Lifestyle Columnist, Amanda Alexander

Lights, camera, action – former Latin teacher Daphne Joseph-Hackett introduced onto the public theatrical stage the forbidden language of ‘Bajan Creole’.¹ Born in Barbados in 1915 Joseph-Hackett brought drama productions into a new realm by Bajan’s being allowed to watch plays in a building rather than in open village yards.

Before Joseph-Hackett, Barbados had encountered colonization, slavery then emancipation, local entertainment was provided in the small villages by indegenious people with presentations being based on folklore, myth, and rituals. Prior to their freedom the slaves used plays to mimic their masters which some say provided some sort of relief and comfort from their pain. Drumming and dancing was also said to accompany these performances. The slaves were able to watch these plays when not working on days such as Sundays, Christmas, and Easter, or on certain work-related holidays, like at the end of the sugarcane harvest² .

Forward now to 1940, theatre workshops were then being sponsored by the British Council where Joseph-Hackett was employed and during a time when the Bajan Creole language was banned in theaters. During rehearsal for a play one of the actors forgot their lines and reverted to speaking in Bajan Creole, on hearing this Joseph-Hackett became inspired to bring forth this beautiful dialect into the public arena. However, when the workshop headmistress heard what had happened and noted Joseph-Hackett enthusiasm for the language she permitted its use in public performances.

In 1960 Joseph-Hackett co-founded the Barbados National Theatre Workshop, in 1966 she also helped to establish the theatrical productions of the Barbados Festival Choir and acted as its business manager, this group toured some of the Caribbean islands. As an actress, she performed in the Barbados radio series called ‘The Braithwaites of Black Rock’.

A dedicated and passionate educator, actor and theatre producer Joseph-Hackett was awarded the ‘Silver Service Star Order of Barbados’ for her 30 years of service in developing the theatre in Barbados. Following her death in 1988, ‘The Daphne Joseph Hackett Theatre’ was born in 1991 and was named in honour and recognition of Joseph-Hackett’s contribution to drama in Barbados and the Caribbean islands.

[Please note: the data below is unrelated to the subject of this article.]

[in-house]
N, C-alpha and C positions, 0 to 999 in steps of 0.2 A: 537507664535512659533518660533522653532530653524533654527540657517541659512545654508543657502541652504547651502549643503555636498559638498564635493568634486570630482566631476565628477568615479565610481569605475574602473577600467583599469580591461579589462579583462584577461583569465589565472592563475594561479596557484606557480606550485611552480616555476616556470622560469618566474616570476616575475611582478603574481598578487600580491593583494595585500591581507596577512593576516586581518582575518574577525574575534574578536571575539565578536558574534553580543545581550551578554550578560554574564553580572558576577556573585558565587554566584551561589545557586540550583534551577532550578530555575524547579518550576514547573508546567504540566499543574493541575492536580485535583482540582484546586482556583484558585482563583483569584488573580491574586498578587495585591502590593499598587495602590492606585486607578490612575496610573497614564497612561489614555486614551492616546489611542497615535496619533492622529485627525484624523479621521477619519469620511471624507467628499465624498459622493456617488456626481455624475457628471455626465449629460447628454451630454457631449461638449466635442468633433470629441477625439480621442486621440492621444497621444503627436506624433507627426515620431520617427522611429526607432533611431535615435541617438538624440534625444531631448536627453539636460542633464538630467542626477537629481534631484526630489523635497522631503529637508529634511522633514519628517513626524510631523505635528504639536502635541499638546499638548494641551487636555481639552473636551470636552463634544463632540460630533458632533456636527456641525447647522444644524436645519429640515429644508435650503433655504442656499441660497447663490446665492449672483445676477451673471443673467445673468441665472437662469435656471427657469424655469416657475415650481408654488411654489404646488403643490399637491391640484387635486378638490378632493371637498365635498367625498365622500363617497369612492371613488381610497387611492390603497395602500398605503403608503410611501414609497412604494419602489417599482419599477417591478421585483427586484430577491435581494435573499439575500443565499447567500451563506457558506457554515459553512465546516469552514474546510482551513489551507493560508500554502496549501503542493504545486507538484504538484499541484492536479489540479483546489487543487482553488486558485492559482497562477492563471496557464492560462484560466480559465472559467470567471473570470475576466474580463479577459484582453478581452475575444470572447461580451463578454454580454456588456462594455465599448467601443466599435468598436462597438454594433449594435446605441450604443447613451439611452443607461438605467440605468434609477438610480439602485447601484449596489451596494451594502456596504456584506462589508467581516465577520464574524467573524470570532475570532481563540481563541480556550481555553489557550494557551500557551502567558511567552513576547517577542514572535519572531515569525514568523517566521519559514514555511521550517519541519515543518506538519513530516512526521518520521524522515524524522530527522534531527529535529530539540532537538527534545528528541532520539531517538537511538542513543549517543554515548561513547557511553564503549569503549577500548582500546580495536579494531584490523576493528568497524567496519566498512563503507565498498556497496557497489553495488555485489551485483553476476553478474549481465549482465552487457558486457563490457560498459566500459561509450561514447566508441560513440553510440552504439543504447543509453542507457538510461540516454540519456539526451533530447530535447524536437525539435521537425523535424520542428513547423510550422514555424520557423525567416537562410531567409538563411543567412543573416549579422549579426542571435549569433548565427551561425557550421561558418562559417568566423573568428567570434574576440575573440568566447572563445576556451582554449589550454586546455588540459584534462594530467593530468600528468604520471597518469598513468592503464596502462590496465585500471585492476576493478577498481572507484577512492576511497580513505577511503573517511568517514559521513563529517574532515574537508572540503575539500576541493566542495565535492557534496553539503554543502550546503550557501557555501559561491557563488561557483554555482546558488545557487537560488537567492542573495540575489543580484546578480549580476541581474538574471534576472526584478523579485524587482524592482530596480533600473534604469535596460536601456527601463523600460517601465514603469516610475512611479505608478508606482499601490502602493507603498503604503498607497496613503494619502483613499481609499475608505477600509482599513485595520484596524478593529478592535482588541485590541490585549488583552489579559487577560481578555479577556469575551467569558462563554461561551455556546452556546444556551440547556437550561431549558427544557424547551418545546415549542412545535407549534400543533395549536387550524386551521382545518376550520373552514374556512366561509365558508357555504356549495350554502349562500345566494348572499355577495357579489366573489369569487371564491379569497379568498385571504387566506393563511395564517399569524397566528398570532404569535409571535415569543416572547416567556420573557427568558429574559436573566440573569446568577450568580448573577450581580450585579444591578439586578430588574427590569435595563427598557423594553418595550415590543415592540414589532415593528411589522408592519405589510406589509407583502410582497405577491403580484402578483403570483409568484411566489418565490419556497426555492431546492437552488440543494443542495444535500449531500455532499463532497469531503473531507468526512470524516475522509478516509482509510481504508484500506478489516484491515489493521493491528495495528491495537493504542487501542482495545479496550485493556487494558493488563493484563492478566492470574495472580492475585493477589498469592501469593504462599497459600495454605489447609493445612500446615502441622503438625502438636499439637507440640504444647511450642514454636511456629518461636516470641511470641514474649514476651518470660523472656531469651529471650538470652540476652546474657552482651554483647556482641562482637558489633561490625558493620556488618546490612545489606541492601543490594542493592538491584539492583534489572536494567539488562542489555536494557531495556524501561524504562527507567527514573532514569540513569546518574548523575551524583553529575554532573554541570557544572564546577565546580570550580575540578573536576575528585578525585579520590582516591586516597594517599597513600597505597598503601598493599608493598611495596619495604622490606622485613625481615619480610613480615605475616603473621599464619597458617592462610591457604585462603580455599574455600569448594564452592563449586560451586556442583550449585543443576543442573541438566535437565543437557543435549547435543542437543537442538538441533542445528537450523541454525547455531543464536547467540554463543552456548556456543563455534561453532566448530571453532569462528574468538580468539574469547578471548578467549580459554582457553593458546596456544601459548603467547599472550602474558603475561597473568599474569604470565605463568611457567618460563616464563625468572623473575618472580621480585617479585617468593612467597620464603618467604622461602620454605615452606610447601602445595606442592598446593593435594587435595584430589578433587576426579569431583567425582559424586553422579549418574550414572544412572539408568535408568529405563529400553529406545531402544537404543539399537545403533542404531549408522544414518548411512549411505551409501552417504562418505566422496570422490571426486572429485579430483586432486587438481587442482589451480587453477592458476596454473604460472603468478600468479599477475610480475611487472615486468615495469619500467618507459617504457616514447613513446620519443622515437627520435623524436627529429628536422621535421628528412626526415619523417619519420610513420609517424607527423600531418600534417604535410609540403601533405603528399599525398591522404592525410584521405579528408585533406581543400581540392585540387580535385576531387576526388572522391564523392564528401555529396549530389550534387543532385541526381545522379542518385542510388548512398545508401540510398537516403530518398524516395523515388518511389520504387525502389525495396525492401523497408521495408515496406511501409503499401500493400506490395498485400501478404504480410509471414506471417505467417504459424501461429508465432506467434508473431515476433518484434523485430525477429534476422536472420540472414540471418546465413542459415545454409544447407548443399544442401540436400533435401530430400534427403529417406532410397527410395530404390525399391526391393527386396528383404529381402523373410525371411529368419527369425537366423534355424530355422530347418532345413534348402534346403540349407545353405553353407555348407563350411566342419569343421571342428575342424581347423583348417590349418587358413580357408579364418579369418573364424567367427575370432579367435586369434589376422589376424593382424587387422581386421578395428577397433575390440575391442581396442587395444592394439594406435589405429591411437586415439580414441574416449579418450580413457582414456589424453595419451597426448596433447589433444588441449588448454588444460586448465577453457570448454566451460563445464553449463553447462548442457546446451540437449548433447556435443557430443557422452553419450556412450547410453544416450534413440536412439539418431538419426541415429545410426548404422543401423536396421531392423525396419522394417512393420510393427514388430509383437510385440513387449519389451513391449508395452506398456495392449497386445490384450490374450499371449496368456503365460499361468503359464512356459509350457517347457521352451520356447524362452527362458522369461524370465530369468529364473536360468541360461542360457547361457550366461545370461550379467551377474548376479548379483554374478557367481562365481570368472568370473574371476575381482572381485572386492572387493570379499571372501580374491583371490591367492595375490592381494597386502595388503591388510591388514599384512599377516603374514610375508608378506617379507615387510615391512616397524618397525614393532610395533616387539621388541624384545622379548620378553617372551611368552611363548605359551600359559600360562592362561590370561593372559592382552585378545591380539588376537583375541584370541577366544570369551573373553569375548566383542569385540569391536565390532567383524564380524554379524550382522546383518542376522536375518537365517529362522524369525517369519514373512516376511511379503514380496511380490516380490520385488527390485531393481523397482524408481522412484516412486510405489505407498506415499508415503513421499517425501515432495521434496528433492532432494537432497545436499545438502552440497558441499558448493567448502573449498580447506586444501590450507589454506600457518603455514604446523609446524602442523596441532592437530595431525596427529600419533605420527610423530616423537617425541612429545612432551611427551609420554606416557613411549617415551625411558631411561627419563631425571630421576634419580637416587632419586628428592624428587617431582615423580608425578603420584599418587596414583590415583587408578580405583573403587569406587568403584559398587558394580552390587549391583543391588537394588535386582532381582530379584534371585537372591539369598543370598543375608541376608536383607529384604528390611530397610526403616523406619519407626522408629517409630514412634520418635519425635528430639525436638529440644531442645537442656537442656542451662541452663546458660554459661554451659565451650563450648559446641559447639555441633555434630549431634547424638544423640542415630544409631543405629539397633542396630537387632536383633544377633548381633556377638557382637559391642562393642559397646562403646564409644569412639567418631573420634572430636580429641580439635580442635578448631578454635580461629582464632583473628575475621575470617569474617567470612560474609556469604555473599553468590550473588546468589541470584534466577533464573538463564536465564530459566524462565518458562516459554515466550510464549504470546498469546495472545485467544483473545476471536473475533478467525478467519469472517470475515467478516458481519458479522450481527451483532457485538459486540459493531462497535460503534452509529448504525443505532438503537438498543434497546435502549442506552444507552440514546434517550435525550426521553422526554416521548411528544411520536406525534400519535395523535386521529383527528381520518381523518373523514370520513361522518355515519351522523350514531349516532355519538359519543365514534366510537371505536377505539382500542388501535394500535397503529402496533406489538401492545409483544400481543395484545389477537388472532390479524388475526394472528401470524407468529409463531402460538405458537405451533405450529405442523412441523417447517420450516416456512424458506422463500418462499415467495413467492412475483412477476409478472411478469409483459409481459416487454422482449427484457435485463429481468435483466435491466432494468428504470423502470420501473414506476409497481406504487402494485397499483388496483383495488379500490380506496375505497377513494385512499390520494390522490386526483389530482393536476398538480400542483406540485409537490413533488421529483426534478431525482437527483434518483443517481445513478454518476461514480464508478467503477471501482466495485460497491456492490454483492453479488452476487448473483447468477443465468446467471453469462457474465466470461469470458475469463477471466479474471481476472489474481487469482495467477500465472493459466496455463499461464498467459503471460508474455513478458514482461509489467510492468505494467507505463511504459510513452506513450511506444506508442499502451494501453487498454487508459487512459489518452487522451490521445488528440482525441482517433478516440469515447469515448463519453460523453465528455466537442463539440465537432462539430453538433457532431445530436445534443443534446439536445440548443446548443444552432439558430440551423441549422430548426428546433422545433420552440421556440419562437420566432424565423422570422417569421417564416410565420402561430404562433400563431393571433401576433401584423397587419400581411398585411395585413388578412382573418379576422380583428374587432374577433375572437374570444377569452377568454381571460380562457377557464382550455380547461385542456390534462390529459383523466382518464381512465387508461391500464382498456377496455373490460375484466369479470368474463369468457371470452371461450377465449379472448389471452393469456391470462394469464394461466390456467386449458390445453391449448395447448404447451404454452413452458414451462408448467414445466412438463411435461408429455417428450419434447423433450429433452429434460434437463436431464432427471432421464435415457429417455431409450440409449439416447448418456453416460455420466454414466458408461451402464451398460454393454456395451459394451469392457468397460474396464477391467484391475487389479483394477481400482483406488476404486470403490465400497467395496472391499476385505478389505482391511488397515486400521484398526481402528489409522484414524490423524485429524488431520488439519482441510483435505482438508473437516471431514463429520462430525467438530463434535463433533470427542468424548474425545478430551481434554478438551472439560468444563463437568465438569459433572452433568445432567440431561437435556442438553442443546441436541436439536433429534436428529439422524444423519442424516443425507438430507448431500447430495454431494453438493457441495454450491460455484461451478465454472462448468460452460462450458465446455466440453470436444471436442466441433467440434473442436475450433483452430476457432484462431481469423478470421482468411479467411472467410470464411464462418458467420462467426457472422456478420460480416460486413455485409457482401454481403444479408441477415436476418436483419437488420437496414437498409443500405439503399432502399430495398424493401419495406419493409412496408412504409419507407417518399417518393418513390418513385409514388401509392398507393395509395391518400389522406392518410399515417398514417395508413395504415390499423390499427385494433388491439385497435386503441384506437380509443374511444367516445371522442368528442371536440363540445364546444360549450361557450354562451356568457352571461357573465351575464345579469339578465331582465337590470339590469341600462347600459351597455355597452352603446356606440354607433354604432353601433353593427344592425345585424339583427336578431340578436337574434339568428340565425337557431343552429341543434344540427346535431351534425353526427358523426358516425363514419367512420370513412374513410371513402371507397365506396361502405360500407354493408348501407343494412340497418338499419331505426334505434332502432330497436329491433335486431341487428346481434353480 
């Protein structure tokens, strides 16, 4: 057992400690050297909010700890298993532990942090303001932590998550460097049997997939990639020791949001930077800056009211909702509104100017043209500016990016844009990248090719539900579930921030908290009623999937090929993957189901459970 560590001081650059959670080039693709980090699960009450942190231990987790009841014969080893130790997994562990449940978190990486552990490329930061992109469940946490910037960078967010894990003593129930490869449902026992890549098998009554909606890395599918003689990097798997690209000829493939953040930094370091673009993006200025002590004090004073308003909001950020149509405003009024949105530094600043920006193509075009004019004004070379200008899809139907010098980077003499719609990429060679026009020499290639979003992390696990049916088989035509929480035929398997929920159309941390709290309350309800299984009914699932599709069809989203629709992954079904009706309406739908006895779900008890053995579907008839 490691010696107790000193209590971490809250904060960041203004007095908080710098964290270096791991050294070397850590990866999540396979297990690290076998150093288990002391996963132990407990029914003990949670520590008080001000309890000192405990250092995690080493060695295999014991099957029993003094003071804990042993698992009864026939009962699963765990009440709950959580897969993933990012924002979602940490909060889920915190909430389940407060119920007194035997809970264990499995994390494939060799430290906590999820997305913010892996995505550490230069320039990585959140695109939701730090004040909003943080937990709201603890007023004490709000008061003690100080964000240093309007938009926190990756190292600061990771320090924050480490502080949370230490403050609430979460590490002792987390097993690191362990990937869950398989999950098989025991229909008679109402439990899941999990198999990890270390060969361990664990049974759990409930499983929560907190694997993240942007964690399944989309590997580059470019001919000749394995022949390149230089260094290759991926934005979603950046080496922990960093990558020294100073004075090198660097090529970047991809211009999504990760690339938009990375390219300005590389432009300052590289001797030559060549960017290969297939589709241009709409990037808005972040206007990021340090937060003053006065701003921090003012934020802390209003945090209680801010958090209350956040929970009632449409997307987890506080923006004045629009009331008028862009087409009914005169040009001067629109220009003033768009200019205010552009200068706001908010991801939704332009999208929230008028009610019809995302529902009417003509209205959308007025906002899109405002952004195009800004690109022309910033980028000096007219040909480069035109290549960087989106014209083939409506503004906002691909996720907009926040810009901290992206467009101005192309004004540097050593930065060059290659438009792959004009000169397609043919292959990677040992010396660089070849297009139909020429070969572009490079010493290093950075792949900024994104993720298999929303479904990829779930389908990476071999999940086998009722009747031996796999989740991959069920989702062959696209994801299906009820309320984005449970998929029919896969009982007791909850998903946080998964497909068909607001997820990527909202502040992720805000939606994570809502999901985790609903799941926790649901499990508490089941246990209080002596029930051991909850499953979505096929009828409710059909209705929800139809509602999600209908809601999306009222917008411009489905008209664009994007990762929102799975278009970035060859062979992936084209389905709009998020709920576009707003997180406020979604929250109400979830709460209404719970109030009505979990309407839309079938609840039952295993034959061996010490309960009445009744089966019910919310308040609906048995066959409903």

1. Do you think that it’s important to be legacy minded?
  2. If so, what would you like to leave so that your family, friends and future generations could benefit from?

This article is dedicated in loving memory of Carmen Gwendolyn Medford, 27 December 1936 – 19 February 2021, A beautiful lady from Barbados who left a legacy of love to all who knew her!

Until next time, remember you are beautiful and wonderfully made – With love Amanda x

Amanda Alexander – Founder of Elect Lady Ministries, Female Dignity & Amanda Alexander Productions

All rights reserved ©

Disclaimer: This disclaimer informs readers that the views, thoughts, and opinions expressed in the text belong solely to the author, and not necessarily to CaribDirect Multi-Media Ltd.

¹Daphne Joseph-Hackett (

² Caribbean Theater, Anglophone |

³ Daphne Joseph Hackett Theatre – National Cultural Foundation, Barbados (